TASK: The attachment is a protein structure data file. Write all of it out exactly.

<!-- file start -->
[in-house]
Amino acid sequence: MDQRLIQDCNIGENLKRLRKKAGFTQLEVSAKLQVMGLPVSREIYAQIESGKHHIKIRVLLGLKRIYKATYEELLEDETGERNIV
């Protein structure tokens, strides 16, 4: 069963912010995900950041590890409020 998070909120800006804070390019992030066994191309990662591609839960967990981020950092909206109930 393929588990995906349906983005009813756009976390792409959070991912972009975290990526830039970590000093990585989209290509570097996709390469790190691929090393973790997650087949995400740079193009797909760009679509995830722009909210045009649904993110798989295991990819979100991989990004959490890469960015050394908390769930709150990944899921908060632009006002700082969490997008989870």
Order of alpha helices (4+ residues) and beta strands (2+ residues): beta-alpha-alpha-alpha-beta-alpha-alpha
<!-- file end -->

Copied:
[in-house]
Amino acid sequence: MDQRLIQDCNIGENLKRLRKKAGFTQLEVSAKLQVMGLPVSREIYAQIESGKHHIKIRVLLGLKRIYKATYEELLEDETGERNIV
């Protein structure tokens, strides 16, 4: 069963912010995900950041590890409020 998070909120800006804070390019992030066994191309990662591609839960967990981020950092909206109930 393929588990995906349906983005009813756009976390792409959070991912972009975290990526830039970590000093990585989209290509570097996709390469790190691929090393973790997650087949995400740079193009797909760009679509995830722009909210045009649904993110798989295991990819979100991989990004959490890469960015050394908390769930709150990944899921908060632009006002700082969490997008989870």
Order of alpha helices (4+ residues) and beta strands (2+ residues): beta-alpha-alpha-alpha-beta-alpha-alpha